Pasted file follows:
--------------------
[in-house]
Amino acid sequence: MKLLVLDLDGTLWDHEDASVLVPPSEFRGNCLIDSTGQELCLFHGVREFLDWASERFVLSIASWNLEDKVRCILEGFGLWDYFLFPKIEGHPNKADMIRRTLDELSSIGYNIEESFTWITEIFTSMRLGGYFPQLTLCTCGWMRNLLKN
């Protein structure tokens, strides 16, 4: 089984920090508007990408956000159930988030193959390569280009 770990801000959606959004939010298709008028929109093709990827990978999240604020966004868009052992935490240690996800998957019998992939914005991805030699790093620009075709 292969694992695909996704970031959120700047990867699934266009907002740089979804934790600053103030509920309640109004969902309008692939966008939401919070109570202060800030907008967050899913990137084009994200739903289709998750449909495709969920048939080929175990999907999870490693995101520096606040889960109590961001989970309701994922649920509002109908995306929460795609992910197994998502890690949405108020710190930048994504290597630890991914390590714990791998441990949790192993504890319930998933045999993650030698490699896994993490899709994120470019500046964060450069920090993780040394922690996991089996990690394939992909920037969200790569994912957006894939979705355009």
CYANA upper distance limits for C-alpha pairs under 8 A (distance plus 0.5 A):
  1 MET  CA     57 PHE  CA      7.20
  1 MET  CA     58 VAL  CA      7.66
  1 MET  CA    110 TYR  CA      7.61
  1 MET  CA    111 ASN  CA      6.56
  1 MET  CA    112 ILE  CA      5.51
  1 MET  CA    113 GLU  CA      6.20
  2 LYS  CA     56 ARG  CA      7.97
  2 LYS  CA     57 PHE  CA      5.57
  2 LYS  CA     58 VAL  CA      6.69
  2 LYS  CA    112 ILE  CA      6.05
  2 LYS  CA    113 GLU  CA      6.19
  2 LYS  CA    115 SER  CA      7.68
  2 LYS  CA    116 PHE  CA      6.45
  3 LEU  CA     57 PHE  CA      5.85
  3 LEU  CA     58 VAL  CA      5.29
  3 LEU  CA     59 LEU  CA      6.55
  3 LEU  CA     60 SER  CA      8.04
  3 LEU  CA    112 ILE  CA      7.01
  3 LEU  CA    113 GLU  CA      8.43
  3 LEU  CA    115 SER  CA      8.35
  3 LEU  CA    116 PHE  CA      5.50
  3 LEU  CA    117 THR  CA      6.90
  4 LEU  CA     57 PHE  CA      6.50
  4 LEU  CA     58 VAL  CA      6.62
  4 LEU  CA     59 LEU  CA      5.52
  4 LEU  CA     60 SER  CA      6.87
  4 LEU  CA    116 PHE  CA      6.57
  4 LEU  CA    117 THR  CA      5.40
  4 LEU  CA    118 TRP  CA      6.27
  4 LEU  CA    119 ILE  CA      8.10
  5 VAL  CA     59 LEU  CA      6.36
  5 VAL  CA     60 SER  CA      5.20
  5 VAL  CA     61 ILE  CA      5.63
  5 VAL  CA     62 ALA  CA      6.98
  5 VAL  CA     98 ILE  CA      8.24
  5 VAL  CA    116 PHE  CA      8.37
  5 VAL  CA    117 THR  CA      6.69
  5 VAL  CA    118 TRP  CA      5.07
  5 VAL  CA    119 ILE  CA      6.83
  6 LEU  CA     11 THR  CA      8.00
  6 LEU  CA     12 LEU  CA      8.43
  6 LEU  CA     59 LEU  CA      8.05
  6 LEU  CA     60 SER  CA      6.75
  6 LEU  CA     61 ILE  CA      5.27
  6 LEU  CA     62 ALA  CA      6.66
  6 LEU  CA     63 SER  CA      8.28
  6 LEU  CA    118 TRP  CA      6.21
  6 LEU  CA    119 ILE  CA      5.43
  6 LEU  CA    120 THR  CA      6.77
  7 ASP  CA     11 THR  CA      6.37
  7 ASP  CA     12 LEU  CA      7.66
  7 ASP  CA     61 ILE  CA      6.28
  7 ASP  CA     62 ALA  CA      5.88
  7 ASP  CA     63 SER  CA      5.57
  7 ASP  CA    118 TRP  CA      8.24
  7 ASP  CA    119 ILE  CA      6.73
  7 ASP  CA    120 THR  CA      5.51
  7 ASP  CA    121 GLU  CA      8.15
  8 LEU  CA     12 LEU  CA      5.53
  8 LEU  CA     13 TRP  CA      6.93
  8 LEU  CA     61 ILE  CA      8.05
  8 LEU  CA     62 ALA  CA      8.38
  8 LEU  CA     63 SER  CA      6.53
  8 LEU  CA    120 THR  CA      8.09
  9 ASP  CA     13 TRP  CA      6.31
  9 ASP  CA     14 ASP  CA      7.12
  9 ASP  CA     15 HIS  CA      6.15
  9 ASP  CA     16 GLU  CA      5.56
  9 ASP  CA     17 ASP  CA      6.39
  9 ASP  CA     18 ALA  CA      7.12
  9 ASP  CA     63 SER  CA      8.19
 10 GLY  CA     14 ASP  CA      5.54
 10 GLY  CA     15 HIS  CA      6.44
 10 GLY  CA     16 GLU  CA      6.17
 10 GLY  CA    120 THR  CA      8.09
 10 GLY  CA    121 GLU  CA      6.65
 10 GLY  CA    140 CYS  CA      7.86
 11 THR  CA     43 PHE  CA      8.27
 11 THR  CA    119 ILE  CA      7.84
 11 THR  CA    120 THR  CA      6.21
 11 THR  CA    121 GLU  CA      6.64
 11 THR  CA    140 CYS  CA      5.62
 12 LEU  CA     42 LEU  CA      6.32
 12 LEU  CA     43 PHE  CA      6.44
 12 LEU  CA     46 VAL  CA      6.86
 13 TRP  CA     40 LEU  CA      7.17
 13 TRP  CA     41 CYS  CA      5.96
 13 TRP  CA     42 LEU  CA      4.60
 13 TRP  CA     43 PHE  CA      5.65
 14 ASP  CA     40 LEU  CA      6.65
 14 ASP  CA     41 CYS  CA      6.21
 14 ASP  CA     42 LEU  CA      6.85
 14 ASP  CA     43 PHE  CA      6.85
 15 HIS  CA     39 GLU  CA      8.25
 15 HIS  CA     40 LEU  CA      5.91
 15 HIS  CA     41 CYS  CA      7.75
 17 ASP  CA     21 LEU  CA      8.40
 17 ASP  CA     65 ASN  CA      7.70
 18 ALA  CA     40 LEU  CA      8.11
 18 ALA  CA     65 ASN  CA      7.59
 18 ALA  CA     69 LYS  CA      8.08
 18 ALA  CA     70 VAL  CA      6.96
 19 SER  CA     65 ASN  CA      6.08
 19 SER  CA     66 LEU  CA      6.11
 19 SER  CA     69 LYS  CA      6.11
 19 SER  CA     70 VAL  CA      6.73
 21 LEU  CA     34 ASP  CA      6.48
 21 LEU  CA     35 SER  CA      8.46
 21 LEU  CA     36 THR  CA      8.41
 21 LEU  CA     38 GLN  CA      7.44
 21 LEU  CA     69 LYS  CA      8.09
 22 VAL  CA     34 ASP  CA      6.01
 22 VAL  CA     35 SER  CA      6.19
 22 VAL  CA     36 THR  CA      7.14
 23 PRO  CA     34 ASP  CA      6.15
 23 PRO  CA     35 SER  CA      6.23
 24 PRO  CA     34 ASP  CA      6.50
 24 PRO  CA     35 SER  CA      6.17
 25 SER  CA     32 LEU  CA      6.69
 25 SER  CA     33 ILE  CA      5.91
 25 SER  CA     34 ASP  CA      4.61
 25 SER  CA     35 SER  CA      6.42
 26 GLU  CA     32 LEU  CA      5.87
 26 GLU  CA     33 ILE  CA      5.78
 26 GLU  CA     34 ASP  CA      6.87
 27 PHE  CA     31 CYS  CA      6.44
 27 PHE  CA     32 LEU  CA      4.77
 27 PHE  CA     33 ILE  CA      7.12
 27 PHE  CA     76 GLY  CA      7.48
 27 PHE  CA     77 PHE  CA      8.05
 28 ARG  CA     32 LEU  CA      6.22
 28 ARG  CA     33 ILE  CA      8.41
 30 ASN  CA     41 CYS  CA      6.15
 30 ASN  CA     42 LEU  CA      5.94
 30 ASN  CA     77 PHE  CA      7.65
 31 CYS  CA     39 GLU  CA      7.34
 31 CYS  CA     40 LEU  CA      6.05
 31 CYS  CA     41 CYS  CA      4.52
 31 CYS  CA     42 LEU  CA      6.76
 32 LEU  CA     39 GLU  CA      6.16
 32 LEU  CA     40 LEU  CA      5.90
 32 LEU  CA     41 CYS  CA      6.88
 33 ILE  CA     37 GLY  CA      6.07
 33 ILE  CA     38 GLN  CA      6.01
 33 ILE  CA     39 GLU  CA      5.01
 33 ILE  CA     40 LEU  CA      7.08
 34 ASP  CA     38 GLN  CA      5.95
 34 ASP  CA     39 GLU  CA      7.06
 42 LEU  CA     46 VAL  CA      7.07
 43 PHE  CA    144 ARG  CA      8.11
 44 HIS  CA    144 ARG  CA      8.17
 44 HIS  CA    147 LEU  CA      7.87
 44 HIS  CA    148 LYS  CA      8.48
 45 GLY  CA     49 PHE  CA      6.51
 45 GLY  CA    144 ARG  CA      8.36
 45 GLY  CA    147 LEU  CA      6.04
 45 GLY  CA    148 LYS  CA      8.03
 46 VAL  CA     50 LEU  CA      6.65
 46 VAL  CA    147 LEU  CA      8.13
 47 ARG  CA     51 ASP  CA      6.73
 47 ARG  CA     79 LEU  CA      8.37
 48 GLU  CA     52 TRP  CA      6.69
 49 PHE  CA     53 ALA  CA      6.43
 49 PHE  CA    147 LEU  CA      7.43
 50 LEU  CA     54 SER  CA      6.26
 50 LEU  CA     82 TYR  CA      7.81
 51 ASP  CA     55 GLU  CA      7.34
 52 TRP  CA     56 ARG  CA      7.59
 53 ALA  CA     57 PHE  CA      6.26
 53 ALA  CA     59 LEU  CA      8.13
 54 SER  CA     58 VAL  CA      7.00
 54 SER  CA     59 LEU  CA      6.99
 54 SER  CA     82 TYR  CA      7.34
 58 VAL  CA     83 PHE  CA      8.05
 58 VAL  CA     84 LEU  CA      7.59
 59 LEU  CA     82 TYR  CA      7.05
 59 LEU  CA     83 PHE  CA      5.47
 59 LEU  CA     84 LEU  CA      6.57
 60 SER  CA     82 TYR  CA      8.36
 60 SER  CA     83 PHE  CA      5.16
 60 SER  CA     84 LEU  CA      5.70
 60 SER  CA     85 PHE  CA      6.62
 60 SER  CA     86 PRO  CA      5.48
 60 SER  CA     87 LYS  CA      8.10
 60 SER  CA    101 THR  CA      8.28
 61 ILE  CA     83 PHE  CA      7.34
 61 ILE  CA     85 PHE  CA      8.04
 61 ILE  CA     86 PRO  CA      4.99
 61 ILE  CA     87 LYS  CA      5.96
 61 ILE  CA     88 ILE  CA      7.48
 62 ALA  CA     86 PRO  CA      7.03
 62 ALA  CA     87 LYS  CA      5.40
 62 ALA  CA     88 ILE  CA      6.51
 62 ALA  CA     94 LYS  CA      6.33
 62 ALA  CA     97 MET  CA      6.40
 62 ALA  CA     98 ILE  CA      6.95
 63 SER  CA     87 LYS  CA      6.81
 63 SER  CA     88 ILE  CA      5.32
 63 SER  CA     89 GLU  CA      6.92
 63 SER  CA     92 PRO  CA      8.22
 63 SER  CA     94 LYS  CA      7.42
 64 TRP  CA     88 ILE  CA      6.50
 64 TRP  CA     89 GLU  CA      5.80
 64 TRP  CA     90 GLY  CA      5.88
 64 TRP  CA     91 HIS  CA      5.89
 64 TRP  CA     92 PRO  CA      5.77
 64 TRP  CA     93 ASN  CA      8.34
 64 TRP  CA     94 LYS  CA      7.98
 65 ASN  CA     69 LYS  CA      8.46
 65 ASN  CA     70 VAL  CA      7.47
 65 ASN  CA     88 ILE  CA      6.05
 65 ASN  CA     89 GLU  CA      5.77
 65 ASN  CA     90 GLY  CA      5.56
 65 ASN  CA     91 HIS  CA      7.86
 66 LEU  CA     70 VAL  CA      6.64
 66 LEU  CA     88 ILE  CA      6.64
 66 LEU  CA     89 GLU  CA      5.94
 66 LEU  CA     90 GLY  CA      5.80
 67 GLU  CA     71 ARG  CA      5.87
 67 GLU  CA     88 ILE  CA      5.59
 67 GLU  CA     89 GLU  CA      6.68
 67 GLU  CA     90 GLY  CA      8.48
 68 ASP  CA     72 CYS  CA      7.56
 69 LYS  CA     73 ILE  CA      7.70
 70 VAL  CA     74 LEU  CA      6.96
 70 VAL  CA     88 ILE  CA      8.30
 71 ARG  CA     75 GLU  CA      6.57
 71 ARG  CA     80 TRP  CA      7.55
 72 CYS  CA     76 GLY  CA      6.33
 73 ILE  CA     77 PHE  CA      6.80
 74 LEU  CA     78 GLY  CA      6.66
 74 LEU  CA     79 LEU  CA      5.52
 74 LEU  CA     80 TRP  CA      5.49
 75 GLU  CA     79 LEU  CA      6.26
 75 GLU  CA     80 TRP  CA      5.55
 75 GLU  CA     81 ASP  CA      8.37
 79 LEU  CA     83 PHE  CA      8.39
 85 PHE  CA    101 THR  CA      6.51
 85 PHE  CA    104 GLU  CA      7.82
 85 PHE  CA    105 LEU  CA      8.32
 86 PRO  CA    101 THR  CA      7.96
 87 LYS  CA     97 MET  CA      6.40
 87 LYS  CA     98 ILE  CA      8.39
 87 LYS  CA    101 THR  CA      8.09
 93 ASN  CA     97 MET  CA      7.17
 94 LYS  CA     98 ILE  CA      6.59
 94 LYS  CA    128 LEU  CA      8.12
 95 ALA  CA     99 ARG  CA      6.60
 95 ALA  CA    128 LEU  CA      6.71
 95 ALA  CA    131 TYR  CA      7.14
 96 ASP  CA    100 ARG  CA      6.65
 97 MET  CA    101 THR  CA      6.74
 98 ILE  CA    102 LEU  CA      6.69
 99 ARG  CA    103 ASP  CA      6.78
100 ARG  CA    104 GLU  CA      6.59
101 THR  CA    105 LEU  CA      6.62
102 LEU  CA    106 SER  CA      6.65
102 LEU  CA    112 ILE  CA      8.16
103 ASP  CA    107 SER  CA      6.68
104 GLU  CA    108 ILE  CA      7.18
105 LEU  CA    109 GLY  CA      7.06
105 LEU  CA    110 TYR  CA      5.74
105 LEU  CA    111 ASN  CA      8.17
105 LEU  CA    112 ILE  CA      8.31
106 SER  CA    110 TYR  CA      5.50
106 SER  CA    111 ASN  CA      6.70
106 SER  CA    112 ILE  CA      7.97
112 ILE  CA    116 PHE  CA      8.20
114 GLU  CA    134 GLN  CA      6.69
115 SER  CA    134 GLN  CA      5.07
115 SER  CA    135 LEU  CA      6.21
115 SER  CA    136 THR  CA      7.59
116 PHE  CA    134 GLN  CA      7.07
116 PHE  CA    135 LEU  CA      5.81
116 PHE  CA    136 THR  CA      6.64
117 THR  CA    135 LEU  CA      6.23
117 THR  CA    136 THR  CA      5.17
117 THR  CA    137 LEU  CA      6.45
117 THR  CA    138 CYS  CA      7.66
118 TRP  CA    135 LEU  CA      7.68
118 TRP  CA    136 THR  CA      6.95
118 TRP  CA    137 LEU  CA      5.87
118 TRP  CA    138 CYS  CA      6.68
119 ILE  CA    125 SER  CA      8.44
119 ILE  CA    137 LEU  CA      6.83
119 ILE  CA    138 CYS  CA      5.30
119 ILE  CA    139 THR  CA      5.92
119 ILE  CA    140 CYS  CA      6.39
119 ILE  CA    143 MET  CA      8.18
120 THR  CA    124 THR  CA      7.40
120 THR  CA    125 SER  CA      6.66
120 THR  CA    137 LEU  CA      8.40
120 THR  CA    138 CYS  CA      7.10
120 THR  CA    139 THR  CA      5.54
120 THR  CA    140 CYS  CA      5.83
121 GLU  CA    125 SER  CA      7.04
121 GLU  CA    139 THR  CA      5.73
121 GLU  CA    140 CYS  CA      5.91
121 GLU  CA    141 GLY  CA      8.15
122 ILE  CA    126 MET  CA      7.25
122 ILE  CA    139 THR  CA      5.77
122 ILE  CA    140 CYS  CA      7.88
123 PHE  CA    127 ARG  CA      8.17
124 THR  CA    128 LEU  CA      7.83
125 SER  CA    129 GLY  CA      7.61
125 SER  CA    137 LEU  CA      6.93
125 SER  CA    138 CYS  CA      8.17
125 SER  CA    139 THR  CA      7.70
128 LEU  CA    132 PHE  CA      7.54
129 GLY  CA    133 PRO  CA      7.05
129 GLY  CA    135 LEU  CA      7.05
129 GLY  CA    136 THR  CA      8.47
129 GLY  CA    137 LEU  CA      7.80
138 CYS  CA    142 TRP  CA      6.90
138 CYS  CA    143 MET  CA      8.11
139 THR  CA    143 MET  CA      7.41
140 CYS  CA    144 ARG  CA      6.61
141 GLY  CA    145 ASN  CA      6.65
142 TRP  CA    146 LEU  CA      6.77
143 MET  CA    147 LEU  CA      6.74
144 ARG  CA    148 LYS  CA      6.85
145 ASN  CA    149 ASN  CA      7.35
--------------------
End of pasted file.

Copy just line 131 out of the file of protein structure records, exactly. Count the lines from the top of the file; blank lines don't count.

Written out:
 27 PHE  CA     32 LEU  CA      4.77